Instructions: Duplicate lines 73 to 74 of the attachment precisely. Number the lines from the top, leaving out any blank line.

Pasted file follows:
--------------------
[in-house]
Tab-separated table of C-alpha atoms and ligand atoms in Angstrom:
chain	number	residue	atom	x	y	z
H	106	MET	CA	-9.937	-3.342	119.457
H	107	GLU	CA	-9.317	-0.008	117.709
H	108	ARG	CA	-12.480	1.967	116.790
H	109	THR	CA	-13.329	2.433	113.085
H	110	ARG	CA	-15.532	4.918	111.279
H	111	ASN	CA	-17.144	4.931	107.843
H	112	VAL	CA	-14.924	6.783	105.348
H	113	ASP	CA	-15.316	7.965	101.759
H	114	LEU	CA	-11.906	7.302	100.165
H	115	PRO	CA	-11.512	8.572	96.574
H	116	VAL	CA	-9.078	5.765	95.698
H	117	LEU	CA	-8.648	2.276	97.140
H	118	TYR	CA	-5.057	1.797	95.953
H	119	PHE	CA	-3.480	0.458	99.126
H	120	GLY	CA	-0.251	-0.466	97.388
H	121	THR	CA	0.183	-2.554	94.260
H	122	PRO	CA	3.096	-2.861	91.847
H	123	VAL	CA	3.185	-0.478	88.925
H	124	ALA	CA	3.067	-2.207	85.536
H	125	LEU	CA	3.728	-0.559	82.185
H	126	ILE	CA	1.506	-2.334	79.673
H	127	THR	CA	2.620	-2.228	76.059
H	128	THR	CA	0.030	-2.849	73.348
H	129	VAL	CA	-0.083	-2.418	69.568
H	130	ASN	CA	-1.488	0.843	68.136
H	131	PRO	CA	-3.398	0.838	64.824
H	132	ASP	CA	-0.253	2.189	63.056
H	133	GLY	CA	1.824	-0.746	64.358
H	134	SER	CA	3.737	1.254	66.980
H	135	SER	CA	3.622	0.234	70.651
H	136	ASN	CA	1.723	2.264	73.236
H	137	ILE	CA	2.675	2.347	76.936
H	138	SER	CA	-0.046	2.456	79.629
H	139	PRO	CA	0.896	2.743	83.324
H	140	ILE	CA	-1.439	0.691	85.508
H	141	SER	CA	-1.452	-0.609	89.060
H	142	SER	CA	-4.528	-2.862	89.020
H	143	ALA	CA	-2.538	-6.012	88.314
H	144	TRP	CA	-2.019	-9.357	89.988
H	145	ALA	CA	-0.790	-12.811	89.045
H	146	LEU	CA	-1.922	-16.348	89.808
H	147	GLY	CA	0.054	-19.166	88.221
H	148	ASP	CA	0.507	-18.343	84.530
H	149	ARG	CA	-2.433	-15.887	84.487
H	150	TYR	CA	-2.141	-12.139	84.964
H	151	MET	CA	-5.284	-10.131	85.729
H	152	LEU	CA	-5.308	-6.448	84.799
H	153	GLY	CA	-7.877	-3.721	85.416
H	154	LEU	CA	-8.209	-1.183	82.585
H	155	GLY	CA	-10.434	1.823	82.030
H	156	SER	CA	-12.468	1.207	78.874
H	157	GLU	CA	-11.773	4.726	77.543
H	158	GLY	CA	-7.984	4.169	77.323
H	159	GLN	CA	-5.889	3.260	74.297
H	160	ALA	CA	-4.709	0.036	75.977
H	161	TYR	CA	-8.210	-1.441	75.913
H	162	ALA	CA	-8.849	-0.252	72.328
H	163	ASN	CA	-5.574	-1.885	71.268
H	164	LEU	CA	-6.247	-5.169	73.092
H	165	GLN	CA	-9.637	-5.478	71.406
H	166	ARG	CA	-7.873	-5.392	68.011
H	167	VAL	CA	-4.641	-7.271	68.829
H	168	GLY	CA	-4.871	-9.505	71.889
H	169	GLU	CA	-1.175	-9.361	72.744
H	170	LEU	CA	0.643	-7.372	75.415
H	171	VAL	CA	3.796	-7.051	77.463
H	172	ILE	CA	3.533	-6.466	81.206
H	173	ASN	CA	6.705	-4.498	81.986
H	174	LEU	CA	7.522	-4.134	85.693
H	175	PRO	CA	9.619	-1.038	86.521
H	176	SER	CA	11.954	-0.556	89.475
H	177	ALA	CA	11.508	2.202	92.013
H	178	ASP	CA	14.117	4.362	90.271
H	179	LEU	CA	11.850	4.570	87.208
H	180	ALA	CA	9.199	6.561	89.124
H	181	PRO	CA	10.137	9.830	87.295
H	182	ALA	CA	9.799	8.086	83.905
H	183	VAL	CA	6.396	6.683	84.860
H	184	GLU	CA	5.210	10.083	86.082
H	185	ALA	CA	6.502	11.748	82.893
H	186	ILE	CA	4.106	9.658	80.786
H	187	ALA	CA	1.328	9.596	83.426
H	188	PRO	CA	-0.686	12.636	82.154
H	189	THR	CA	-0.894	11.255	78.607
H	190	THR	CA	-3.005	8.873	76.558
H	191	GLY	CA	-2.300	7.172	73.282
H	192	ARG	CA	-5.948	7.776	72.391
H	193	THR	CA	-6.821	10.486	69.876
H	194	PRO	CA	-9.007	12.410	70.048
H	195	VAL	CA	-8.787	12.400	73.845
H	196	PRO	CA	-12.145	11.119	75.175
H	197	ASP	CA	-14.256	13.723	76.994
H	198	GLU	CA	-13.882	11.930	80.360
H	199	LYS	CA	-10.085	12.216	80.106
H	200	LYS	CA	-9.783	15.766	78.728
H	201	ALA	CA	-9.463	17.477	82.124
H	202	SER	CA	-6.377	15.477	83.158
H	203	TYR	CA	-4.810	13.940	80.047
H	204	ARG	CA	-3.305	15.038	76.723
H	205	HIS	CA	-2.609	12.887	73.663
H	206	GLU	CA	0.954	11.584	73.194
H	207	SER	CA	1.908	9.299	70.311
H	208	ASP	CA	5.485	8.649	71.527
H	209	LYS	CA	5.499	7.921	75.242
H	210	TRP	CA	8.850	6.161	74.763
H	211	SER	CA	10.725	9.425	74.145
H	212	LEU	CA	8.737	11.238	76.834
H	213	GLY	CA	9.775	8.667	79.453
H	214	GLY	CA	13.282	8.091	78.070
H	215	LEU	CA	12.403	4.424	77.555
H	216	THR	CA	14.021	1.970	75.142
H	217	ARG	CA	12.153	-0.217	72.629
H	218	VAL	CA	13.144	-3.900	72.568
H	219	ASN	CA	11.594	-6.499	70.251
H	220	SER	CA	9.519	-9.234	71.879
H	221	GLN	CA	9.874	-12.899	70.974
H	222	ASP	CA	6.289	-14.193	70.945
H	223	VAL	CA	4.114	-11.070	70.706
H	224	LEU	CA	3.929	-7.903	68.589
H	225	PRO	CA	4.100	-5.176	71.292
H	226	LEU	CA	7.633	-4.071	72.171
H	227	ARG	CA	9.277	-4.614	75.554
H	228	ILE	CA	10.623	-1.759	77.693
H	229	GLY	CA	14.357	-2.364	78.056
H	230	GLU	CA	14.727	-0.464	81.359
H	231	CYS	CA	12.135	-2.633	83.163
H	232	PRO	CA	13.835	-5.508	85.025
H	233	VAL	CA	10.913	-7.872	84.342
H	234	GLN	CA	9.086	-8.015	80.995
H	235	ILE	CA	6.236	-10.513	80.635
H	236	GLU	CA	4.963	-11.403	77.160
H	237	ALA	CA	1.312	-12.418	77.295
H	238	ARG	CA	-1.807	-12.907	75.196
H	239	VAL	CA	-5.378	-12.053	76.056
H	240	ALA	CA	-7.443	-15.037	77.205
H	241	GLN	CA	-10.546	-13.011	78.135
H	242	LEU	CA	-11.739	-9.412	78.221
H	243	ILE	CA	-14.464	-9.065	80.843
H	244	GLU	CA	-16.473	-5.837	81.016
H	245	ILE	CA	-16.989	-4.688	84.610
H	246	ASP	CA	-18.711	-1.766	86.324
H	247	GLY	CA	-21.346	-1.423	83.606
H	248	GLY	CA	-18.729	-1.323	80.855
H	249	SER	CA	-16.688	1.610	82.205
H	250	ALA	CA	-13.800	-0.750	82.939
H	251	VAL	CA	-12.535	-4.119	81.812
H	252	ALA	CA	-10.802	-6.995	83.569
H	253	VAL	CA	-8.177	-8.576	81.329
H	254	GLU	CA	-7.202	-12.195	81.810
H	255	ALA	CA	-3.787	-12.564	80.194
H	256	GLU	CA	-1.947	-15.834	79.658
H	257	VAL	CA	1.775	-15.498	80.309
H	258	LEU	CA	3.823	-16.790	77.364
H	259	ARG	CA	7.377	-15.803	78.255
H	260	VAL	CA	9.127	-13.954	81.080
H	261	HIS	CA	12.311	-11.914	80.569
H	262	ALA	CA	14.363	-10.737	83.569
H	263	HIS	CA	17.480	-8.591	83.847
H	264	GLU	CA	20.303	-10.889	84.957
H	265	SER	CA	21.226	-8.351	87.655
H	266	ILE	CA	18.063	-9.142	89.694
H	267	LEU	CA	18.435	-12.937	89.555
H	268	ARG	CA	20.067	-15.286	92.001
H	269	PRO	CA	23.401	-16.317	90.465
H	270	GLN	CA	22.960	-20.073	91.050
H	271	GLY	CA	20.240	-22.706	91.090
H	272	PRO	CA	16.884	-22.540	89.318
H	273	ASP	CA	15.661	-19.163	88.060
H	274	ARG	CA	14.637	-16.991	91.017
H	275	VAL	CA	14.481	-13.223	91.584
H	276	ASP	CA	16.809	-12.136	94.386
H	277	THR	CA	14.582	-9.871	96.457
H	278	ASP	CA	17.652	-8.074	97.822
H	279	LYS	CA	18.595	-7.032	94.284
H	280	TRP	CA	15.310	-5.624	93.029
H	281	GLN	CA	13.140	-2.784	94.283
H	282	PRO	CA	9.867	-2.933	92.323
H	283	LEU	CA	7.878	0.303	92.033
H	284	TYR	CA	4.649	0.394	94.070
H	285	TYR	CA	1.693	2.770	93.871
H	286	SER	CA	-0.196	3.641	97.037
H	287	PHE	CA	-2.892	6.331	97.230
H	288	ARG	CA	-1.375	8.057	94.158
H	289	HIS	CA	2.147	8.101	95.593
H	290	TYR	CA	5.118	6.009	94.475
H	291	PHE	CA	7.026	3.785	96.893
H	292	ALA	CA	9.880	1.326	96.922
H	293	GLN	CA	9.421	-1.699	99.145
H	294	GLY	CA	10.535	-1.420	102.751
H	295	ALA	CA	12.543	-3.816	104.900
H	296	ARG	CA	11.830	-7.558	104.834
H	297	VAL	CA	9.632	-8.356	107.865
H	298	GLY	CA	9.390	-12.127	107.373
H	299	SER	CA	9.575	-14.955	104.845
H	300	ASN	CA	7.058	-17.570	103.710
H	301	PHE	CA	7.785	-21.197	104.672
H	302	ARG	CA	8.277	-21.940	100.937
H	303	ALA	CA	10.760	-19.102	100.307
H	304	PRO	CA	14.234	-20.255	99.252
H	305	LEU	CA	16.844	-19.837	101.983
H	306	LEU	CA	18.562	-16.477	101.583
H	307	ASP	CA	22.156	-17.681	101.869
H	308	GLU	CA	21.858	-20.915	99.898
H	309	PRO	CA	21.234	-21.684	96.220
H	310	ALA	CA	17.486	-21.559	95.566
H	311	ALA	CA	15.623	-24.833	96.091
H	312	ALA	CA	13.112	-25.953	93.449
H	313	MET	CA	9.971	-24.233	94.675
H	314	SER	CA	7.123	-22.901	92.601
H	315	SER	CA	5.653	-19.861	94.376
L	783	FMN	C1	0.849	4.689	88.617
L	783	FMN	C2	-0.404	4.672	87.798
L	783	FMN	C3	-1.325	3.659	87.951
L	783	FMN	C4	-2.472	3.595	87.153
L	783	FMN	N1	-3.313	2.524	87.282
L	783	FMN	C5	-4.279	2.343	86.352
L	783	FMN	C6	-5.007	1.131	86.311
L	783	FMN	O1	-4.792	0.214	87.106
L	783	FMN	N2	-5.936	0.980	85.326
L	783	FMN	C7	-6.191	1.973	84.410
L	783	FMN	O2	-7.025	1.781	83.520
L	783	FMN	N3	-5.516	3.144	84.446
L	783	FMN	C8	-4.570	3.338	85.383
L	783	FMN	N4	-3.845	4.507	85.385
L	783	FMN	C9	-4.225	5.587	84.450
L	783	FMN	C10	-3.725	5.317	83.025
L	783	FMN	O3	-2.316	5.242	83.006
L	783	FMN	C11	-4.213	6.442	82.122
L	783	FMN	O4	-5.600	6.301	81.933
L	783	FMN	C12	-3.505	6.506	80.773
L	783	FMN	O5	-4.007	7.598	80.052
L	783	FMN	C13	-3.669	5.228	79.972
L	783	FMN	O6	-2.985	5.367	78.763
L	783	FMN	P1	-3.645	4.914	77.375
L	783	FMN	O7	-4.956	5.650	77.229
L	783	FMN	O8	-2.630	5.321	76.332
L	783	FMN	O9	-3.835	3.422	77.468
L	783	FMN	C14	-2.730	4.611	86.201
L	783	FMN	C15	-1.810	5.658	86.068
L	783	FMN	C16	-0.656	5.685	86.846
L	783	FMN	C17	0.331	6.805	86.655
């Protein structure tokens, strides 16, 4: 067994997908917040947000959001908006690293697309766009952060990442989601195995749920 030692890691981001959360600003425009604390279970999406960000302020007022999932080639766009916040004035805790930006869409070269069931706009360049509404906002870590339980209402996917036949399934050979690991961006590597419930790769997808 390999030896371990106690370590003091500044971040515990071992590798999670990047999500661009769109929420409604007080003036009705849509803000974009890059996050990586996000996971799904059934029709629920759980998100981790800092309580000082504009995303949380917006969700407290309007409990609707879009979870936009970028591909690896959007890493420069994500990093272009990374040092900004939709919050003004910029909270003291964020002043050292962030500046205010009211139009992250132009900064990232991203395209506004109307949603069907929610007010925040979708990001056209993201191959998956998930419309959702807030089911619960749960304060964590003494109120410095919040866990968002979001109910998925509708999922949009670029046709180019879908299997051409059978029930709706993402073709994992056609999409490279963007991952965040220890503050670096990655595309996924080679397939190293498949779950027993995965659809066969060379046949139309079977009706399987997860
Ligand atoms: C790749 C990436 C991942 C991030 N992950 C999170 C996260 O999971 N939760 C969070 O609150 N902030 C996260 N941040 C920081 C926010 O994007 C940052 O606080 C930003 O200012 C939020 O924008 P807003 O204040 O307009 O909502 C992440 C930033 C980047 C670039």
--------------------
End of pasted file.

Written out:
H	175	PRO	CA	9.619	-1.038	86.521
H	176	SER	CA	11.954	-0.556	89.475